Being a college freshman as an international student is an exciting time in your life. Once you have been accepted, your next tast is to understand the reality of life at a U.S. college. You will get to explore many aspects of life at a U.S. college and it will help you learn about yourself, too.
I’ve spoken with some friends to come up with the following four mistakes to avoid to help you get a more detailed picture of the environment at a U.S. college – things that travel or education agents, your parents and high school counselors likely won’t tell you.
1. Trying to take advantage of every penny that you spent on your education: Many international students are accepted to colleges with financial aid, so it is understandable that you try to save your money and get the best value. However, trying too hard with that mindset isn’t necessary. It may even stress you out.
One example I’ve seen among my friends, some of whom always try to eat as much as they can in the cafeteria because their meal plans are expensive. They end up gaining unnecessary weight and look very unhealthy at the end of the semester.
Be aware of the ways you’re trying to get your money’s worth. For instance, don’t do laundry every few days to get your money’s worth from your paid laundry service. This is only a waste of your time.
[Learn other financial tips for international students.]
2. Not speaking up and asking for what you want: Even though some students try very hard to get their money’s worth, they are sometimes afraid to ask for what they want from the people around them, whether it is a lunch lady, a professor or a career adviser.
Moreover, the cultures that some international folks come from sometimes make them afraid to speak up about their needs. However, college is where people do not reprimand you for asking for what benefits you. People are here to help and when you say that you are an international students, you are often even more welcomed.
If you appear to work hard and be attentive and assertive, you will get help from people if you just ask. I once had an interview with a partner from an accounting firm, and wanted to write him a hand-written “thank-you letter” afterward.
The mail typically takes two weeks to reach its destination, but I asked my career adviser to send him the letter right that day – a special request. He did not hesitate to send the letter, and the partner told me that it was a pleasant surprise.
[Know the five questions international students should ask professors.]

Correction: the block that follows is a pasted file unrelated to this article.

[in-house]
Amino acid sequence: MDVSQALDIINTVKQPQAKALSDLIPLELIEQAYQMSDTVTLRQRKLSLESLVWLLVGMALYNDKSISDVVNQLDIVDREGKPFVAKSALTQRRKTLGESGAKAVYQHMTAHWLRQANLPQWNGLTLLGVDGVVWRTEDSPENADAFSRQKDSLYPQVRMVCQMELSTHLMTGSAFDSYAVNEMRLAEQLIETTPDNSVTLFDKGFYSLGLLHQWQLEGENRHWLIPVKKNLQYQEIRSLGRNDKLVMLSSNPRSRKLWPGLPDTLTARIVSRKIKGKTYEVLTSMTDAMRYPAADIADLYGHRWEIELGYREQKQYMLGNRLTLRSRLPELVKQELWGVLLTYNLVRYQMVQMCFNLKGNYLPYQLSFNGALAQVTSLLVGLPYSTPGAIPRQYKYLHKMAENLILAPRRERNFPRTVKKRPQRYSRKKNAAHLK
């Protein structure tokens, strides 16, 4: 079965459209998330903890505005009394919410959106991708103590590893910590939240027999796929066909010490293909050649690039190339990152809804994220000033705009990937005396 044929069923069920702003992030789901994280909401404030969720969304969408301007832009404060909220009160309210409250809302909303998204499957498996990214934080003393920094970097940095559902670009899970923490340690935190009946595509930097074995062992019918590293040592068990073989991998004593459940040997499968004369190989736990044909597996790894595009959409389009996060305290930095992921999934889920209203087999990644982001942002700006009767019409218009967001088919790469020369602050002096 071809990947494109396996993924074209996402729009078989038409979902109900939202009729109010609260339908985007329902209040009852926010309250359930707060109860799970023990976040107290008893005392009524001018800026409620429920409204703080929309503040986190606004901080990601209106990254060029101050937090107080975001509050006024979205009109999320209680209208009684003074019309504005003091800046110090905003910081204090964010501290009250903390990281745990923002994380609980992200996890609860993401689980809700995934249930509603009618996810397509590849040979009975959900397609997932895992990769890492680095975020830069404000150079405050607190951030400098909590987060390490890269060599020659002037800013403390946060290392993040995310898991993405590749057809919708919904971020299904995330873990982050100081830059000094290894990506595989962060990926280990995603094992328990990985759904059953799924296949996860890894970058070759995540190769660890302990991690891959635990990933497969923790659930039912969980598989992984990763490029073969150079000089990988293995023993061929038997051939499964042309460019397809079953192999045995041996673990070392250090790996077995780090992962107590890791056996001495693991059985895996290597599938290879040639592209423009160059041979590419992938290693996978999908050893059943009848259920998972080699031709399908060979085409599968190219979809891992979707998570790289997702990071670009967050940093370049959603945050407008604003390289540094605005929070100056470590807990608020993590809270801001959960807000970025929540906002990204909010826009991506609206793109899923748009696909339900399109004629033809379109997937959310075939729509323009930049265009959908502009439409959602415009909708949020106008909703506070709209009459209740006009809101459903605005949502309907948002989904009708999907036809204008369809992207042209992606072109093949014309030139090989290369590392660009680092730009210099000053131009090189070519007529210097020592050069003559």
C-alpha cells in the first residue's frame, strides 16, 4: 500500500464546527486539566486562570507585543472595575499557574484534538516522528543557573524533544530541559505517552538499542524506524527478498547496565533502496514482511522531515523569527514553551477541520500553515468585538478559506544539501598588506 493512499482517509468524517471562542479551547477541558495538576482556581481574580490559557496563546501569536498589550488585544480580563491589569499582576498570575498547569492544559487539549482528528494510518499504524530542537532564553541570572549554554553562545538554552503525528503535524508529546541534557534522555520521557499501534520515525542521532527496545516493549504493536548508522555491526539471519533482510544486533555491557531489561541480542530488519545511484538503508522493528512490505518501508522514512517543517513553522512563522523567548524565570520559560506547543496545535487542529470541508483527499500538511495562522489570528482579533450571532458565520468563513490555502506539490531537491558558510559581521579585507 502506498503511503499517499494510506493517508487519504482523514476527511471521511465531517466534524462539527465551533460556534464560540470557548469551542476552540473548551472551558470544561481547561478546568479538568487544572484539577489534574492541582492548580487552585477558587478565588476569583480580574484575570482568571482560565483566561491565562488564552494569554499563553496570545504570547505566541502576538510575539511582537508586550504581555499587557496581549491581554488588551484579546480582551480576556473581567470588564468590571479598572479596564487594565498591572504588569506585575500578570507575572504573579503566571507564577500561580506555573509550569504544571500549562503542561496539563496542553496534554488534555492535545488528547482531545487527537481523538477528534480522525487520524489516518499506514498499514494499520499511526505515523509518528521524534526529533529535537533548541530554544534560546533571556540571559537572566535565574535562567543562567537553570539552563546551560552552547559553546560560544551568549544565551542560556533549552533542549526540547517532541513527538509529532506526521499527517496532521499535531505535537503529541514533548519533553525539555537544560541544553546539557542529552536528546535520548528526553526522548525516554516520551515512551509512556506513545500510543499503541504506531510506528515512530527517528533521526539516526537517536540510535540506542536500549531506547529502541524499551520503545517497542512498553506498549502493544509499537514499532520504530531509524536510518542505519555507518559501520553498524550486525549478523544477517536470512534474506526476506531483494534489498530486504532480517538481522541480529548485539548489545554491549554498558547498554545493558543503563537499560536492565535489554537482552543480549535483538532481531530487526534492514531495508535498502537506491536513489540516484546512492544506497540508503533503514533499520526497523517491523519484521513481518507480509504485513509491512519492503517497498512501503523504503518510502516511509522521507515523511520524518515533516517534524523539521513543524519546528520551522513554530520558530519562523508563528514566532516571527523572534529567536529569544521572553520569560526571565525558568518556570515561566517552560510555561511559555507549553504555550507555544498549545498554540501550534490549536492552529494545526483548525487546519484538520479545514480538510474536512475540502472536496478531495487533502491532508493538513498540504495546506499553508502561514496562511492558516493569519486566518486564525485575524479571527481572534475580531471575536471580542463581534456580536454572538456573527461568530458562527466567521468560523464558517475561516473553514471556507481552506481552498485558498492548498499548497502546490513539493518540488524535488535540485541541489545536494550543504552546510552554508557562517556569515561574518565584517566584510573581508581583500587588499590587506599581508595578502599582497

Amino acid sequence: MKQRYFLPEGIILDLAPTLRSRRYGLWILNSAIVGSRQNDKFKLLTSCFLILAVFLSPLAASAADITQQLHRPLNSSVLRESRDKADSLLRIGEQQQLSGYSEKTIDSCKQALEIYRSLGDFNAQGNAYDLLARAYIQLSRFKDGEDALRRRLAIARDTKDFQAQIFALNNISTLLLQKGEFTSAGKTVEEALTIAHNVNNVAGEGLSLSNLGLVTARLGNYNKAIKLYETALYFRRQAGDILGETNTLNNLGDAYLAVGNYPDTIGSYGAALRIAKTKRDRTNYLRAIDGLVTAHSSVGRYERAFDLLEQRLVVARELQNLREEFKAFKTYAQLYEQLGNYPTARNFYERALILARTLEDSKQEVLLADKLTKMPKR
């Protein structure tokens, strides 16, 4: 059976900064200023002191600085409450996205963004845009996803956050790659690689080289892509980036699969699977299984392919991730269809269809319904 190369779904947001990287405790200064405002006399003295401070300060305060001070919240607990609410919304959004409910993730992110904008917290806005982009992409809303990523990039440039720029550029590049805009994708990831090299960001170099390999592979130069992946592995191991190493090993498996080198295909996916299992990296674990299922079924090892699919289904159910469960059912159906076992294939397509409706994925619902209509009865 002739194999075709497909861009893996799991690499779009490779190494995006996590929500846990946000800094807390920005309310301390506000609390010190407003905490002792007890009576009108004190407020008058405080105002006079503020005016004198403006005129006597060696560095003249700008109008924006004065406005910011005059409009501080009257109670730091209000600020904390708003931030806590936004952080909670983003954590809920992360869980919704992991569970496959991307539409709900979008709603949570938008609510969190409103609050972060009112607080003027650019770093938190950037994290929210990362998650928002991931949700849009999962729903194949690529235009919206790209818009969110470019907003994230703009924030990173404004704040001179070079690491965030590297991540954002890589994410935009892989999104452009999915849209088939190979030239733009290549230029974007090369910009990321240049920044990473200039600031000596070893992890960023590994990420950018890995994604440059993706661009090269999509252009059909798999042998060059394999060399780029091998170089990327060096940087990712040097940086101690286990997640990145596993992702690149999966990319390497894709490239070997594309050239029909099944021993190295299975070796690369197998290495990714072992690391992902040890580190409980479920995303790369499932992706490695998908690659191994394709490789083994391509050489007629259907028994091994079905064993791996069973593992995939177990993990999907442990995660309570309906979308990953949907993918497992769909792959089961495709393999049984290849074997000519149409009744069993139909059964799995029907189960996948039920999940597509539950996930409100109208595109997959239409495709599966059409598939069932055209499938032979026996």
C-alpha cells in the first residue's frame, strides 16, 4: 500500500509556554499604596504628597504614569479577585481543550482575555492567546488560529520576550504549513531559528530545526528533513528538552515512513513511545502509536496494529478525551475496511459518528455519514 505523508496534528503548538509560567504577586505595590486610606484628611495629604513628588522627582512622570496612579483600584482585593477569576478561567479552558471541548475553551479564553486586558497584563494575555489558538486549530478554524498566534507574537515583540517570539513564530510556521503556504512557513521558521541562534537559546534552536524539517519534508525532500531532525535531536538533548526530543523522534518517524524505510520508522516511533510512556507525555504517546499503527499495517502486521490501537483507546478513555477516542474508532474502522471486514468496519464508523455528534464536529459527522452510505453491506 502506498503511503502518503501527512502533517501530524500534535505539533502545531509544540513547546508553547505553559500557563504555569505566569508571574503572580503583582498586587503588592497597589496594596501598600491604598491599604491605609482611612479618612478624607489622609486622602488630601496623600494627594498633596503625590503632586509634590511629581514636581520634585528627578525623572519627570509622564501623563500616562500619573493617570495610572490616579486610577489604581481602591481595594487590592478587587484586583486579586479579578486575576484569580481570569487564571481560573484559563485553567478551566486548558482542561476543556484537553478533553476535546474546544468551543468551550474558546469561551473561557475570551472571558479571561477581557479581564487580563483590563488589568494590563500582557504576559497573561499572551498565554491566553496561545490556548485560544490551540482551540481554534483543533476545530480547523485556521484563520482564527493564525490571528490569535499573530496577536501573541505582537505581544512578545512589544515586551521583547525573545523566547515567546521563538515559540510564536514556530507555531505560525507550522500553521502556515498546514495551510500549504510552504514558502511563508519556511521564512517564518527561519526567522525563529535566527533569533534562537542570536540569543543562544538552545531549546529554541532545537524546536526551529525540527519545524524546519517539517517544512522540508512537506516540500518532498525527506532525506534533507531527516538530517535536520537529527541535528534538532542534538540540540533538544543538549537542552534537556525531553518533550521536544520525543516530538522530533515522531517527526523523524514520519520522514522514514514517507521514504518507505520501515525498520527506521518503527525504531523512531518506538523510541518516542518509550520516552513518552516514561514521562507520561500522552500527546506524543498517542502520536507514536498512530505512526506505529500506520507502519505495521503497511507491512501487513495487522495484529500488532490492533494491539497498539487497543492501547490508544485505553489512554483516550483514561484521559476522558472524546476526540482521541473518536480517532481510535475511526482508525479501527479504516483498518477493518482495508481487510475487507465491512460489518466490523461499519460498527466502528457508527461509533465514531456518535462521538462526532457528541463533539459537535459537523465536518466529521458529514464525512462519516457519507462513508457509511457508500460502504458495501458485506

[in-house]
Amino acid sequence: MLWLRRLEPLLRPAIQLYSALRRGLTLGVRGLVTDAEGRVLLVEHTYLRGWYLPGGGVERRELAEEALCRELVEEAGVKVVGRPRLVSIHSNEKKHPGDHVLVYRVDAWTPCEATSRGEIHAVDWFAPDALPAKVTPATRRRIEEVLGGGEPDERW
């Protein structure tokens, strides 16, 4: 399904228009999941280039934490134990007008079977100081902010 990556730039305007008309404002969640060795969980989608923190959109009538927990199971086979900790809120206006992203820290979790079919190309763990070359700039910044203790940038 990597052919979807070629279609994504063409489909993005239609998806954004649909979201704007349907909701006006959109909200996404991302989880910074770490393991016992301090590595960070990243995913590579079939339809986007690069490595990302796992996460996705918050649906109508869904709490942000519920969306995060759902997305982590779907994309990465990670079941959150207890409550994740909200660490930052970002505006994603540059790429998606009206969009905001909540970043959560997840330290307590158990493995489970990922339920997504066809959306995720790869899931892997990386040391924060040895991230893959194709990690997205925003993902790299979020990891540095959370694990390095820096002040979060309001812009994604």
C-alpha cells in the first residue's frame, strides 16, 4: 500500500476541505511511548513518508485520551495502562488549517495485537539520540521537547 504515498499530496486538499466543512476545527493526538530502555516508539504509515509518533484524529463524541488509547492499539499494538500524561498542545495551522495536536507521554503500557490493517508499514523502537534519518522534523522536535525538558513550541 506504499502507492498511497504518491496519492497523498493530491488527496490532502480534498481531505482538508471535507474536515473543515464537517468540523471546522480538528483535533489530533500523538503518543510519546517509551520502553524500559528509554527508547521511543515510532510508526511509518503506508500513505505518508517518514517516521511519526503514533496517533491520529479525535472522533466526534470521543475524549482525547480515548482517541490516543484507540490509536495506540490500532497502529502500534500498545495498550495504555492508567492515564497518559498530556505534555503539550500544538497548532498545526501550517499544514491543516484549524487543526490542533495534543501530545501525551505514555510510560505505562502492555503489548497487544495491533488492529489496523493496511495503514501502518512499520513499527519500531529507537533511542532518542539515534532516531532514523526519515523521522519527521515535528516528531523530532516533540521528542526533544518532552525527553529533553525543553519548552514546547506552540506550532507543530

3. Being emotionally involved in a relationship: Being emotionally consumed in a relationship during your freshman year may not be a great thing to do. It might limit your interactions with other peers and thus narrowing the scope of your social life.
Moreover, college is not high school, where you may have classes together all the time. The chances that two people will spend a significant amount of time together in an activity is slimmer in college, since you’ll likely have different priorities and goals. The only person responsible for your academic progress and personal development at this stage of your life is you, so make your decision wisely.
[Check out on-campus support options for international students.]
4. Setting your expectations for yourself too low: College is an entirely different environment from high school. If you assume that since your performance was mediocre in high school, it will be hard for you to perform well in college, you are likely right – and most likely wrong.
You’ll be right, because this mentality will only keep you where you are. This is the wrong thing to do, however, because if you keep pushing yourself, you will likely succeed.
There is an international student from my college who did not score the highest GPA in his high school class, did not have a decent scholarship and did not speak fluent English the first time I had a conversation with him. Overall, he did not seem to be the kind of student who would land a dream job in New York after graduation.
However, he was the first one among us to be selected for an internship at a prestigious investment bank, as a sophomore. I am sure he has been trying his best academically and socially to gain knowledge and soft skills over the last two years. More importantly, he succeeded in becoming a better version of himself.
[Source:- US news]